Scot:    And then I always the, the way the SEC requires you to draft this it's kind of like all the good stuff's in the middle. So you have to kind of like talk as if your business is terrible. And then you'd talk about some of the good stuff and you have to end with why it could be terrible. A lot of people misread that. And you know, as wow, y w this business is terrible. So the section you want to go to is the management discussion. So the, it's called the management discussion and analysis or the MDA section. It's usually literally about a third of the way through the document. That's, that's really where you get in the heads of the CEO and the team running the company and understand how they think about the business. And that's where you can really get, get really deep understanding of these businesses.

Scot:    So, so if we look at in the U S if we look at if we compare where they are Uber versus Lyft effectively in 2016, Lyft had 22% share an Uber pretty dominant at 78%. But Lyft has made a really big push and is gaining share. So as we, as, as we left 2018, which was kinda the last time data was available Lyft had 40% market share, an Uber 60%. So, you know, what lets doing is competing on price and really trying to differentiate. And have happier drivers. They share a little bit more revenue with drivers. Lyft was the first out that let you tip the driver. So really kind of trying to have a different brand kind of model than Uber. Uber had some challenges with their previous CEO and some of the things he said did. And then now they're kind of on the mend with a new CEO, a new, a new kind of trend in the industry.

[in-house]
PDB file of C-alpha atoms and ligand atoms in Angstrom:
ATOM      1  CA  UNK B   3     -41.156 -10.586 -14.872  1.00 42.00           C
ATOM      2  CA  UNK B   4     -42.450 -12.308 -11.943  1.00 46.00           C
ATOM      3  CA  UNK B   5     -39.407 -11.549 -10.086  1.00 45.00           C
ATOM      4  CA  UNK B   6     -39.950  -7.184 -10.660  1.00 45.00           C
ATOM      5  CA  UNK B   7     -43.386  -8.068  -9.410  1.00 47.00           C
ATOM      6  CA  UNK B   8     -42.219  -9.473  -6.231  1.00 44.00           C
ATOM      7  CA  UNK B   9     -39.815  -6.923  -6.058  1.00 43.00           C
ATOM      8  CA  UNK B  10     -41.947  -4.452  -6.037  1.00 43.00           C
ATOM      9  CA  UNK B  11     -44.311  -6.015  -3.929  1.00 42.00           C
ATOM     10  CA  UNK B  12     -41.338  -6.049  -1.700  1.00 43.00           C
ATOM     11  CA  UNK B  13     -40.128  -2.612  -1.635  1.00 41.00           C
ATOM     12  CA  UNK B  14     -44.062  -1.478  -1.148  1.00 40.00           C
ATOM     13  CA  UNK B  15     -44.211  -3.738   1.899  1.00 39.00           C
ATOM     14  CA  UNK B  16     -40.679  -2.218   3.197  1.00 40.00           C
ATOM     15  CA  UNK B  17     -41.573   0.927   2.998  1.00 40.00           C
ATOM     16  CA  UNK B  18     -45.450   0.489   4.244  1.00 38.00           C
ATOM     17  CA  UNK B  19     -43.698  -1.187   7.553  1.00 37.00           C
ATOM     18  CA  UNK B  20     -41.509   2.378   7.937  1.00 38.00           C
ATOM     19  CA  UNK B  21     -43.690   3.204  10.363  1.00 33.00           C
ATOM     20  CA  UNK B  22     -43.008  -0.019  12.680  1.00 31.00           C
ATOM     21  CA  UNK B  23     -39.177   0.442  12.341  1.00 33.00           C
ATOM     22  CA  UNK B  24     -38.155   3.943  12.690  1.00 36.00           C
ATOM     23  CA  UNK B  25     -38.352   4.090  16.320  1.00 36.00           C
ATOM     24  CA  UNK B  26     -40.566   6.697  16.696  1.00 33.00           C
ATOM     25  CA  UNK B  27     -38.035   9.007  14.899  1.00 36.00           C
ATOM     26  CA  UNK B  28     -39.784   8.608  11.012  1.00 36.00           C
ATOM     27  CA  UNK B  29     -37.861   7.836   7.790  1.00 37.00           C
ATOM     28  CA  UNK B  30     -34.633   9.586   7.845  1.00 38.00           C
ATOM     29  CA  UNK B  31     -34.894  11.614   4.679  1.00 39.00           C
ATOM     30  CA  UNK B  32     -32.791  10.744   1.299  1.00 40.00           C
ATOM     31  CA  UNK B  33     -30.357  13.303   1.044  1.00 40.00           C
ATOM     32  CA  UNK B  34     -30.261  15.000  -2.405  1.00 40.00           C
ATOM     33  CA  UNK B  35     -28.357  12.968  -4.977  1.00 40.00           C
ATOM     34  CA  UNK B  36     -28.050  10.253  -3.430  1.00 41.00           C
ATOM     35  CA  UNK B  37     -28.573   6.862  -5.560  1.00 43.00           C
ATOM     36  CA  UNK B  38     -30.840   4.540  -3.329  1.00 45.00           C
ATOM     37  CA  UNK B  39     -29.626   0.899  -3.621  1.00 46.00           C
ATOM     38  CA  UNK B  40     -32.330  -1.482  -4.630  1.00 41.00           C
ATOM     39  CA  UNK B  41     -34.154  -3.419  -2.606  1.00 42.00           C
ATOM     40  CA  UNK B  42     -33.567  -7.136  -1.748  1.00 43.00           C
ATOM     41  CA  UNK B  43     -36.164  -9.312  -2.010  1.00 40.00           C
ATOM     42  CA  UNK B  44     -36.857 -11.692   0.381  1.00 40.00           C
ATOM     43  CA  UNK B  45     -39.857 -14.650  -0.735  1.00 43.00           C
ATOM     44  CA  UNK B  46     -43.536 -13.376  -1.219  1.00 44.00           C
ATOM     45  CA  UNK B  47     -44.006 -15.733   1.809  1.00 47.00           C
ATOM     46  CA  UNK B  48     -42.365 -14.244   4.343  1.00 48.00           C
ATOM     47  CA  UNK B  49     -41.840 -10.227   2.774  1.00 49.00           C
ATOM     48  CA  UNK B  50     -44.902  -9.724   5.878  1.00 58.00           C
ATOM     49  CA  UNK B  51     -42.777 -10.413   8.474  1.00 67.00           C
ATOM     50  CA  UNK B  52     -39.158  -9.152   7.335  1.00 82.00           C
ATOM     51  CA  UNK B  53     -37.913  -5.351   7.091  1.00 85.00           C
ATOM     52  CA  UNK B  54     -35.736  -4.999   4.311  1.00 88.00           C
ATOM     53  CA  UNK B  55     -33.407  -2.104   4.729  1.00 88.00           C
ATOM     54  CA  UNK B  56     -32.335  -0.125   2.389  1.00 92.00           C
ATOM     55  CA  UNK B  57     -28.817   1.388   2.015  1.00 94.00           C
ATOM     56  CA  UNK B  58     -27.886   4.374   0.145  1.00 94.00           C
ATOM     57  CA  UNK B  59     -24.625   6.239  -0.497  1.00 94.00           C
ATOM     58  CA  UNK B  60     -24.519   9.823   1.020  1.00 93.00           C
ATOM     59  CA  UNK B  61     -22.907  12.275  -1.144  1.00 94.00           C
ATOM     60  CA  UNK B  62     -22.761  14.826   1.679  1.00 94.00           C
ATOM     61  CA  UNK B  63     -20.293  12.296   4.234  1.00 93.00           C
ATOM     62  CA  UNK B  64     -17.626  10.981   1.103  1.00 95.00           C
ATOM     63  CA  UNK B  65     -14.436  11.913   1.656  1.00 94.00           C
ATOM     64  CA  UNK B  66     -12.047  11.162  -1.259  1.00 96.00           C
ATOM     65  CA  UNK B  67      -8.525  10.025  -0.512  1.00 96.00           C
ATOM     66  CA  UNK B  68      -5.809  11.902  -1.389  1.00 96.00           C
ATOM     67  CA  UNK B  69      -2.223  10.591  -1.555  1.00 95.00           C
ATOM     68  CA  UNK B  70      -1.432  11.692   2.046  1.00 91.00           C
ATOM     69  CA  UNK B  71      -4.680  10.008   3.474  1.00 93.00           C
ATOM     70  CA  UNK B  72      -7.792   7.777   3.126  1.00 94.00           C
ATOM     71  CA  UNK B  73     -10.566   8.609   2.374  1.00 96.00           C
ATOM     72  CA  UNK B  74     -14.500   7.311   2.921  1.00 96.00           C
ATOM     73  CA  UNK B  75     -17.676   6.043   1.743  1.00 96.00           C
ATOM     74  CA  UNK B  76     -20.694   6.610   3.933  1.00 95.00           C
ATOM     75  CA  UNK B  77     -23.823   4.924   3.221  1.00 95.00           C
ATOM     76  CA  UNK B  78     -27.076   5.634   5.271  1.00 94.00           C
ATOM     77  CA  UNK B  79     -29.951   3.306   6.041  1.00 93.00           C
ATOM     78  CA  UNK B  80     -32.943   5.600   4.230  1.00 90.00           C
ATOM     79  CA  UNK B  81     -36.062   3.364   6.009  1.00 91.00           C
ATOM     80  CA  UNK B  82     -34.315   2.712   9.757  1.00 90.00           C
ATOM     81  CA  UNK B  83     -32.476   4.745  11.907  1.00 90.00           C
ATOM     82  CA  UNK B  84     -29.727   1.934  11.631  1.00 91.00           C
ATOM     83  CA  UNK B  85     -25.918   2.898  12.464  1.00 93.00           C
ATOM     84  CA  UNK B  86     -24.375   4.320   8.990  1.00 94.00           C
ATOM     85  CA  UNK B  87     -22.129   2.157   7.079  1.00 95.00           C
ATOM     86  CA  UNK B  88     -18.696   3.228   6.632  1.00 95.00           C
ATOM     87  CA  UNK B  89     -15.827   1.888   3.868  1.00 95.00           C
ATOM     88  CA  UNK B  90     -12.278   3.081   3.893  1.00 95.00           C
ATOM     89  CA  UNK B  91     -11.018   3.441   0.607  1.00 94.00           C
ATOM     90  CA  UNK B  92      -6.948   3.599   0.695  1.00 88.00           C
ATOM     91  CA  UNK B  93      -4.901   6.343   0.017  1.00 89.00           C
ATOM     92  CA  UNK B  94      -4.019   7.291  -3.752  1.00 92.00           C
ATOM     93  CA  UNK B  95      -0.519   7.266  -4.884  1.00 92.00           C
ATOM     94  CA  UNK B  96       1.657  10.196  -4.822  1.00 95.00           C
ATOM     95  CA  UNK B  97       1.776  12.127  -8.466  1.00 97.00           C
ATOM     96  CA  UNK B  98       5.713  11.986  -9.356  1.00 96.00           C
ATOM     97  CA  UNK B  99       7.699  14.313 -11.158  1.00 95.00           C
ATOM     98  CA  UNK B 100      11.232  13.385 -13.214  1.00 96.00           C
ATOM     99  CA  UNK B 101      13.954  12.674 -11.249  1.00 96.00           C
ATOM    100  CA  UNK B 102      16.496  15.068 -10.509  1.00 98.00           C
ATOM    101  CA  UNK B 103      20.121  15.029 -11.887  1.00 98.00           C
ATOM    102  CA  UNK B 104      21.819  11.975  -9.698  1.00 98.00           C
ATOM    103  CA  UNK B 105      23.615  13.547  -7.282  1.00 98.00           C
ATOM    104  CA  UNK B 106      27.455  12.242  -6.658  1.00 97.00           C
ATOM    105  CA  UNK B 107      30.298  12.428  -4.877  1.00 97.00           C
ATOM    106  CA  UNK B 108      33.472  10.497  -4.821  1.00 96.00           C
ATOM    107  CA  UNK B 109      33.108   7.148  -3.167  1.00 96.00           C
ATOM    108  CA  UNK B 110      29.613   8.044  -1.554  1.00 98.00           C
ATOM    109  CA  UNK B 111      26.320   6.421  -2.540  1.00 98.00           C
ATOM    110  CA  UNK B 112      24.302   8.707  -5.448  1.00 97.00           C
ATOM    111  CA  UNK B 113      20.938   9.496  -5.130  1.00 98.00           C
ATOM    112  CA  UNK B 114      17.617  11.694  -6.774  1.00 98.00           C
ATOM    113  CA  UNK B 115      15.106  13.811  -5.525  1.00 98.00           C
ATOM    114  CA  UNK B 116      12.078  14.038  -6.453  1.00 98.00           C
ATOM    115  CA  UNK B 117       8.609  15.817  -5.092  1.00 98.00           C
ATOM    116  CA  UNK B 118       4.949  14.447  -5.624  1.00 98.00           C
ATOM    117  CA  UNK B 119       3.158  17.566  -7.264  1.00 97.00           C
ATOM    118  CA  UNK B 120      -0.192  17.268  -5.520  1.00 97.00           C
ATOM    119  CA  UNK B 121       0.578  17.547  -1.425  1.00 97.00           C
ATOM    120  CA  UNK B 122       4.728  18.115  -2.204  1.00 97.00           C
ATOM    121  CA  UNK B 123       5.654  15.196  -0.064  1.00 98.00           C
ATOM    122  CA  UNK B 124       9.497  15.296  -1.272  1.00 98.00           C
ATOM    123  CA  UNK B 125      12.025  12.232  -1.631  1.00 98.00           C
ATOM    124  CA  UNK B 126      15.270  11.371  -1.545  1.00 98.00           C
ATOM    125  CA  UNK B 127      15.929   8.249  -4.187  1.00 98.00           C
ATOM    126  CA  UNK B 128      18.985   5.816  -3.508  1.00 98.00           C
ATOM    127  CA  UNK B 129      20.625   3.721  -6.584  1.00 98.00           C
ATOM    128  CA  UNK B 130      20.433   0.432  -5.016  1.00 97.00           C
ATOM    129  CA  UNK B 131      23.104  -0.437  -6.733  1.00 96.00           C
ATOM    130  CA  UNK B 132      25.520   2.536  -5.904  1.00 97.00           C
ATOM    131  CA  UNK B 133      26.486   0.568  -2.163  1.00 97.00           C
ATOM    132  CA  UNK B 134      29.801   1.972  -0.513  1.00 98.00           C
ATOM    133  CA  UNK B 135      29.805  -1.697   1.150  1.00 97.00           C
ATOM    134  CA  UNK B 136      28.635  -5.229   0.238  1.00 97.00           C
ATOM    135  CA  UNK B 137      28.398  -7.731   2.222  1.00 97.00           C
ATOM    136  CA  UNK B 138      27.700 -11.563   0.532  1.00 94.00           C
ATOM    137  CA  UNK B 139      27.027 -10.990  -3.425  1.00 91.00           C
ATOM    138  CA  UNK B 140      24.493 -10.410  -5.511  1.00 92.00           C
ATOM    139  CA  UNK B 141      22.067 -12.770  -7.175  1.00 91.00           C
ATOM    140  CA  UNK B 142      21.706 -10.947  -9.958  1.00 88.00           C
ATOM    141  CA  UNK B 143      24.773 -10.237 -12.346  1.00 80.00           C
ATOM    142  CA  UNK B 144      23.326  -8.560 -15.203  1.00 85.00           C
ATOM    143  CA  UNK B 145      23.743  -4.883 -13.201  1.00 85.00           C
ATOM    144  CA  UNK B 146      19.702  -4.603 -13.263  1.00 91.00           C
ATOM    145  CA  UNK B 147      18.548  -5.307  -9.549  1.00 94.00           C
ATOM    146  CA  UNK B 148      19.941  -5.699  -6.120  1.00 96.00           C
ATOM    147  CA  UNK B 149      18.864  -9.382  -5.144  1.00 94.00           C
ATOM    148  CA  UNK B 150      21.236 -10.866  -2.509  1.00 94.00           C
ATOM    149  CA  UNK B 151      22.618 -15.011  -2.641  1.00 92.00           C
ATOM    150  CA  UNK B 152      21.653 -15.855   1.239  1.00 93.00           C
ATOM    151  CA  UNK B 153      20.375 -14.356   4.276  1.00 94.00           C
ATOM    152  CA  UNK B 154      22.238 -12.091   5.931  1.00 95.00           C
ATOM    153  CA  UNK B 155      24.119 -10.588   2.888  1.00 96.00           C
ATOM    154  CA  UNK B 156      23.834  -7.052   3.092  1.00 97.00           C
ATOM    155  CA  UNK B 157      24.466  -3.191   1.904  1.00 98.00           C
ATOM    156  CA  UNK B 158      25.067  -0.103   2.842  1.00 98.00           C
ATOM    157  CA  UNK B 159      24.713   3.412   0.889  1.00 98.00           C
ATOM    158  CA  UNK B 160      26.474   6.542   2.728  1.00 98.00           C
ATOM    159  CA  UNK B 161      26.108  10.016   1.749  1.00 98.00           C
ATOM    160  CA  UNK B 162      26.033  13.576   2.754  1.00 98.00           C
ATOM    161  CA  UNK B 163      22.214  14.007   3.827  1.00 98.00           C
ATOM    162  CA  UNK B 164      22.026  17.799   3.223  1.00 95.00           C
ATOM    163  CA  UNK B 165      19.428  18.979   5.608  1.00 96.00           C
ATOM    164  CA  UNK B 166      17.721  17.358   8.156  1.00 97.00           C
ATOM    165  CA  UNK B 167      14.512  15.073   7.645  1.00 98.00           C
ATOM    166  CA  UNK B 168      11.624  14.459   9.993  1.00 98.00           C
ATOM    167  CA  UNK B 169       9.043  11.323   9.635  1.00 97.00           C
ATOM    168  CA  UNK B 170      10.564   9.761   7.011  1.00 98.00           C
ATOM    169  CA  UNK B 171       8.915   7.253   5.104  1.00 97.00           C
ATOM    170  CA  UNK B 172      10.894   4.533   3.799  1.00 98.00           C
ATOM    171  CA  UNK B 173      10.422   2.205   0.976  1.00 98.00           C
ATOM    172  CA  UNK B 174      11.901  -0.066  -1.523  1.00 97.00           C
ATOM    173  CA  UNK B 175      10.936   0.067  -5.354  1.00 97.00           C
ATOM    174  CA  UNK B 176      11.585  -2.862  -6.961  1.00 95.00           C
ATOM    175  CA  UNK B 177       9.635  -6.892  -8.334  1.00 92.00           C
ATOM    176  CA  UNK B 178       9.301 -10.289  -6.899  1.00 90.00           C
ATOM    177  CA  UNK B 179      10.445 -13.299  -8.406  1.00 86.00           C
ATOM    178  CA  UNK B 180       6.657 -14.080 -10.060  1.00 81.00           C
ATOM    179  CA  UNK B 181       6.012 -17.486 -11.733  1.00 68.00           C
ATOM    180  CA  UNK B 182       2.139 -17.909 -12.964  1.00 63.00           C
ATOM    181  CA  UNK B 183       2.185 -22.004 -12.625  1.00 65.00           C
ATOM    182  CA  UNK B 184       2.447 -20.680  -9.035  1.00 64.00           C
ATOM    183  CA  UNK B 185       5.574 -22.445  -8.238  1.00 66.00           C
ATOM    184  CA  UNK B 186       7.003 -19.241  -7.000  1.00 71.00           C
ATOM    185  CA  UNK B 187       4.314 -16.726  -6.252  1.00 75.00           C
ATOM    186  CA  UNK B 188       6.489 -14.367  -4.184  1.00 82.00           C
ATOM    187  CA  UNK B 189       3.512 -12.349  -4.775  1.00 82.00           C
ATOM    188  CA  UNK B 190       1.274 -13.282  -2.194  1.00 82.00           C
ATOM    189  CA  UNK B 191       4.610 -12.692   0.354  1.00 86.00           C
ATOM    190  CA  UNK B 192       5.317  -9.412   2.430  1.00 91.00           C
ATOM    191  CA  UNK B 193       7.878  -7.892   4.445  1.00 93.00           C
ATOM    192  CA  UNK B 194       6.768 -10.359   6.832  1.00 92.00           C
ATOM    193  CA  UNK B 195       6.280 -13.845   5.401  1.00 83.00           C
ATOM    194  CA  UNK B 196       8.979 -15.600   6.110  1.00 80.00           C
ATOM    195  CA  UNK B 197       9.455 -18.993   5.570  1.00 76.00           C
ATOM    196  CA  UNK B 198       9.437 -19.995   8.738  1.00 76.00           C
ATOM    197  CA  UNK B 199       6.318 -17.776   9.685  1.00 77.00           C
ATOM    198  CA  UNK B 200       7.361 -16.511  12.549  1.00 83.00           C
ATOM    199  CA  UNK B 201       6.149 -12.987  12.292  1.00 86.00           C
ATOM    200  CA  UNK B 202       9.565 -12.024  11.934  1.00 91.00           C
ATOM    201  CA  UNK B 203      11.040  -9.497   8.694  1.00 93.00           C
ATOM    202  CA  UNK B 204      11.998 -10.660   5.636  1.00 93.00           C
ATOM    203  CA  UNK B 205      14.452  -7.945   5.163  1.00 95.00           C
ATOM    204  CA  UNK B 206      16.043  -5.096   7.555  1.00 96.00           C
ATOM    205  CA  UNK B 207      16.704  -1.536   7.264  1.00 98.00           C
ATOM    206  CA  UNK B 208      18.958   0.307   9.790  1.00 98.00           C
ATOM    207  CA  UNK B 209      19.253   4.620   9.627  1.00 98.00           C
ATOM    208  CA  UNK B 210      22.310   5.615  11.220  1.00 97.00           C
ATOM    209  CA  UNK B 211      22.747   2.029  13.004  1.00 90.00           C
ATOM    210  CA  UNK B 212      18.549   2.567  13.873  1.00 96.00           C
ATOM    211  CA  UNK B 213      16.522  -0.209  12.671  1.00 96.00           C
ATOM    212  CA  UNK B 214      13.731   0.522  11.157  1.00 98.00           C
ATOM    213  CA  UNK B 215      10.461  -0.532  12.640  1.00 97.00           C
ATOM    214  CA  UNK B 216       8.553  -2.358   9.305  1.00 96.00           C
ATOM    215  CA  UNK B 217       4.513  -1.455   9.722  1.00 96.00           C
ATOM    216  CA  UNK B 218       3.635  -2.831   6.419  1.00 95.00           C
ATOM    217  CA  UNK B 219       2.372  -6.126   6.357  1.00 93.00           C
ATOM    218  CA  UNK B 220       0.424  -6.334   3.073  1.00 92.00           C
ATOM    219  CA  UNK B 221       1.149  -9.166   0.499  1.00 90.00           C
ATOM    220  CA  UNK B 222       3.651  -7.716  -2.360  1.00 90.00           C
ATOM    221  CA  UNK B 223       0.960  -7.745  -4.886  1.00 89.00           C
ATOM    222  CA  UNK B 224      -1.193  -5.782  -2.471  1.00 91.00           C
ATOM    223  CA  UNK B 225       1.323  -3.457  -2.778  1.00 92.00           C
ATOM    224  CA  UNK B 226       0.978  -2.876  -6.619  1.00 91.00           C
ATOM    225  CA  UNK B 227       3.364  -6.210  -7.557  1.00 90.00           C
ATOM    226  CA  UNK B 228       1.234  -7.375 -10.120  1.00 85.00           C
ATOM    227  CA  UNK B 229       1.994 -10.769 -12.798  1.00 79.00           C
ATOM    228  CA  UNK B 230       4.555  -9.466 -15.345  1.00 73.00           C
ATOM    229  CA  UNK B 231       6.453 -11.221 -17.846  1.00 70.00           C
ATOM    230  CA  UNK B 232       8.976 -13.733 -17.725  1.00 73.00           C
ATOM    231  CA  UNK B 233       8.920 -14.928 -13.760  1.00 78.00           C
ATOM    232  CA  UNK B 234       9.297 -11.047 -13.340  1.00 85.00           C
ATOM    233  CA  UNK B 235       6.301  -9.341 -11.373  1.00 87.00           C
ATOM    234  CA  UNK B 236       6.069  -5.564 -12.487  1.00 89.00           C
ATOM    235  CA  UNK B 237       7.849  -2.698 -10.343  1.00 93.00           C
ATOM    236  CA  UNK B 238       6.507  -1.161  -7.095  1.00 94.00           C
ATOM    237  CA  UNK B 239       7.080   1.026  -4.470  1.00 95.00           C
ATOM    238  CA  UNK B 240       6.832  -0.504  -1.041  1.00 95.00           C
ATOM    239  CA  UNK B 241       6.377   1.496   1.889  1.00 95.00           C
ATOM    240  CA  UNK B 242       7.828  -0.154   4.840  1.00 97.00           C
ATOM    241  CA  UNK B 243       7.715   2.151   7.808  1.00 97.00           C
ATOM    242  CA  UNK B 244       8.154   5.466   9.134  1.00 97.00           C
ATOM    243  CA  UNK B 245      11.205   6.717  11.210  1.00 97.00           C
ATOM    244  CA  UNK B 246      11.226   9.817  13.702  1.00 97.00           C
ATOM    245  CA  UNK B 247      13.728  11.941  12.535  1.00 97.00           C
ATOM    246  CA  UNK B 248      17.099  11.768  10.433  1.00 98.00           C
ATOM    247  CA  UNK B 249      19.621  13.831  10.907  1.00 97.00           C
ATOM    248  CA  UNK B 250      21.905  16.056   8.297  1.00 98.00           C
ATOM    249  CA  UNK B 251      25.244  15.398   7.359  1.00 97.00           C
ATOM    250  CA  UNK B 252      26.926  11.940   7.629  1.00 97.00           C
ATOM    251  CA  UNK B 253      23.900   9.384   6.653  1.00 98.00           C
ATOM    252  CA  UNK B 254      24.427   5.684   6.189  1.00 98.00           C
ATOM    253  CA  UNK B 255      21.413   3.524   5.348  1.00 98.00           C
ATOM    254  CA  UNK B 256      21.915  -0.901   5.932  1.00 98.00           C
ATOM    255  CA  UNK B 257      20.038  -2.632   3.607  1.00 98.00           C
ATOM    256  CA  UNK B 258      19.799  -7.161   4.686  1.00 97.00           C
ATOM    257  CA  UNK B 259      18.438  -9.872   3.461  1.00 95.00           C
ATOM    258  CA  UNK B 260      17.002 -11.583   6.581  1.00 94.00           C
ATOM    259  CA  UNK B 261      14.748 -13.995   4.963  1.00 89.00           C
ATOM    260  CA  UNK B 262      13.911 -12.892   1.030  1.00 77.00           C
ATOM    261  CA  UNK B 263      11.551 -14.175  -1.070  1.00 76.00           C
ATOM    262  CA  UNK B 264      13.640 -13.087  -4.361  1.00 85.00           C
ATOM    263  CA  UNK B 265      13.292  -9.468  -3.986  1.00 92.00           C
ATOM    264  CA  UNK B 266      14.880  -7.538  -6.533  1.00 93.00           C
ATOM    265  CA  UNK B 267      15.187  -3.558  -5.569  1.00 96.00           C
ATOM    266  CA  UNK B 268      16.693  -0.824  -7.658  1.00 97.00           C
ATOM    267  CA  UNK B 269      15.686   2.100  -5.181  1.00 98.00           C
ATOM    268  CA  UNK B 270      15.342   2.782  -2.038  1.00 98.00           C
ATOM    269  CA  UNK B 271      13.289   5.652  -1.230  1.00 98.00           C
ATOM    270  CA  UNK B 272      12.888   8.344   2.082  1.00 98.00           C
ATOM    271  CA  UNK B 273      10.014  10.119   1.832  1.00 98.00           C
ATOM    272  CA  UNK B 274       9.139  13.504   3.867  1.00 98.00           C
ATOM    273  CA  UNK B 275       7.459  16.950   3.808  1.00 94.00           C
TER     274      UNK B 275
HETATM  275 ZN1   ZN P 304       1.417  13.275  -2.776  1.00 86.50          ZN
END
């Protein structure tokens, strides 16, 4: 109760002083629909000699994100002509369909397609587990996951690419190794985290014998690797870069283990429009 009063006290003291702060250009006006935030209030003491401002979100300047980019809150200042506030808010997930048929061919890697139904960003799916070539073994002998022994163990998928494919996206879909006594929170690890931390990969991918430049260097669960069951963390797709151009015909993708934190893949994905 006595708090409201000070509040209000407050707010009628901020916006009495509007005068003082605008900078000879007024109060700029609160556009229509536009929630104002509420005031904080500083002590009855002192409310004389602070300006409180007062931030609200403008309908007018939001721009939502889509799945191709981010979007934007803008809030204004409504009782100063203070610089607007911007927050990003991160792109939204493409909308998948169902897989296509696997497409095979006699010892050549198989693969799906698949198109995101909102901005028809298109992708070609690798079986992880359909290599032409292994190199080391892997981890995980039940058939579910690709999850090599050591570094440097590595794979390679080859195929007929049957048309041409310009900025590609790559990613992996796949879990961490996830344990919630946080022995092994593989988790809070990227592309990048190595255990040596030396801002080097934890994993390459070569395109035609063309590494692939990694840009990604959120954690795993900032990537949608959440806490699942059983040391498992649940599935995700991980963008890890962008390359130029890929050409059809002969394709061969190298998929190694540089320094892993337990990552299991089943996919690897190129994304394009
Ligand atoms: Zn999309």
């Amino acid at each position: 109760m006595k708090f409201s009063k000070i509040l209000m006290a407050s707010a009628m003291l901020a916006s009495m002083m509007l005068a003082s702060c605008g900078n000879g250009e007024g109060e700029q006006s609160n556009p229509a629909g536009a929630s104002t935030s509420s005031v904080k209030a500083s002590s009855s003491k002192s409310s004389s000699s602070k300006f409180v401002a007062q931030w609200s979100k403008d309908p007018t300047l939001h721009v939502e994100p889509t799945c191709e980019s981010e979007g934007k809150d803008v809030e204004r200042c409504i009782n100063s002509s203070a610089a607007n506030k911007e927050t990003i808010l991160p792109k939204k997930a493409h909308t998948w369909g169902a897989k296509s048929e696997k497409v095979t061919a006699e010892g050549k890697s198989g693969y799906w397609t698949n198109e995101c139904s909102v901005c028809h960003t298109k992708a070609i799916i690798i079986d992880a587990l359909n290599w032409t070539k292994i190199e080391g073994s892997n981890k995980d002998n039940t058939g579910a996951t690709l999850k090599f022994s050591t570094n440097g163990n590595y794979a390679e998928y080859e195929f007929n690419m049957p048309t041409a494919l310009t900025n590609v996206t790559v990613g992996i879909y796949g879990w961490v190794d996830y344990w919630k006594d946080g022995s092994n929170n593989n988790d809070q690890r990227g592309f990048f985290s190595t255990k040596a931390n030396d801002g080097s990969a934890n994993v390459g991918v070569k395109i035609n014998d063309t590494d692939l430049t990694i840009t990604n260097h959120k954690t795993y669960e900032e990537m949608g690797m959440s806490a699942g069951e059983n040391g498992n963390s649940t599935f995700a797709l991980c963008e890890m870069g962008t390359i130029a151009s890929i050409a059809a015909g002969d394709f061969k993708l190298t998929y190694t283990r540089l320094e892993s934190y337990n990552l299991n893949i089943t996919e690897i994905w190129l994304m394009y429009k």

Scot:    And I, I'll kind of put this kind of still inside the ride sharing bucket is we have these new suppliers that are being born that, that will try to supply into the transportation network companies. So a lot of the industry publications will call Uber and Lyft transportation network companies. So there's all these new companies that are supplying in there. Previously I mentioned the rental car companies. So the rental car companies, I would hazard to guess, and there's not a lot of data on this, but just because of their scale are probably the largest suppliers into the TNCs. So what that means is again, Hertz, Hertz, Avis and enterprise essentially taking tail end cars, cars that have a fair amount of miles on them, usually 50,000 up and supplying them into Uber and Lyft drivers. There's also several other companies doing this, such as Hyrecar. And for those falling along, I'm on slide 28.